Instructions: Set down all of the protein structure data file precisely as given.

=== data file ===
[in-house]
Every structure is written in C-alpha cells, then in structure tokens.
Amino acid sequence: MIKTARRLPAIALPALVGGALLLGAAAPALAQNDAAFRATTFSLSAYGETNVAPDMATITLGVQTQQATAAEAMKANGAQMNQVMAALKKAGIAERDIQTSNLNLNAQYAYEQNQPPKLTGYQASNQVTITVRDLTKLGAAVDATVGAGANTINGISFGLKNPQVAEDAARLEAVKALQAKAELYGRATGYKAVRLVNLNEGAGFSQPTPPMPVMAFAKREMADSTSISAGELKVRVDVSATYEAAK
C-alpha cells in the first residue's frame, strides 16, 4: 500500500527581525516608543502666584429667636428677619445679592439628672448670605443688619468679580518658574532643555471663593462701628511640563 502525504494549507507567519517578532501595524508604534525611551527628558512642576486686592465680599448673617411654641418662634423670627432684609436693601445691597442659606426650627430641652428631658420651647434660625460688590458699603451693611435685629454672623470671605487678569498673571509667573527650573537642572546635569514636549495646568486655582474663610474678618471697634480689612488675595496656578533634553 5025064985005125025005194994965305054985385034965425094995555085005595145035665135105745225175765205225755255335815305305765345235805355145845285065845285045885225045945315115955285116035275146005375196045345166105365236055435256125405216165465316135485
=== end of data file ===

[in-house]
Every structure is written in C-alpha cells, then in structure tokens.
Amino acid sequence: MIKTARRLPAIALPALVGGALLLGAAAPALAQNDAAFRATTFSLSAYGETNVAPDMATITLGVQTQQATAAEAMKANGAQMNQVMAALKKAGIAERDIQTSNLNLNAQYAYEQNQPPKLTGYQASNQVTITVRDLTKLGAAVDATVGAGANTINGISFGLKNPQVAEDAARLEAVKALQAKAELYGRATGYKAVRLVNLNEGAGFSQPTPPMPVMAFAKREMADSTSISAGELKVRVDVSATYEAAK
C-alpha cells in the first residue's frame, strides 16, 4: 500500500527581525516608543502666584429667636428677619445679592439628672448670605443688619468679580518658574532643555471663593462701628511640563 502525504494549507507567519517578532501595524508604534525611551527628558512642576486686592465680599448673617411654641418662634423670627432684609436693601445691597442659606426650627430641652428631658420651647434660625460688590458699603451693611435685629454672623470671605487678569498673571509667573527650573537642572546635569514636549495646568486655582474663610474678618471697634480689612488675595496656578533634553 5025064985005125025005194994965305054985385034965425094995555085005595145035665135105745225175765205225755255335815305305765345235805355145845285065845285045885225045945315115955285116035275146005375196045345166105365236055435256125405216165465316135485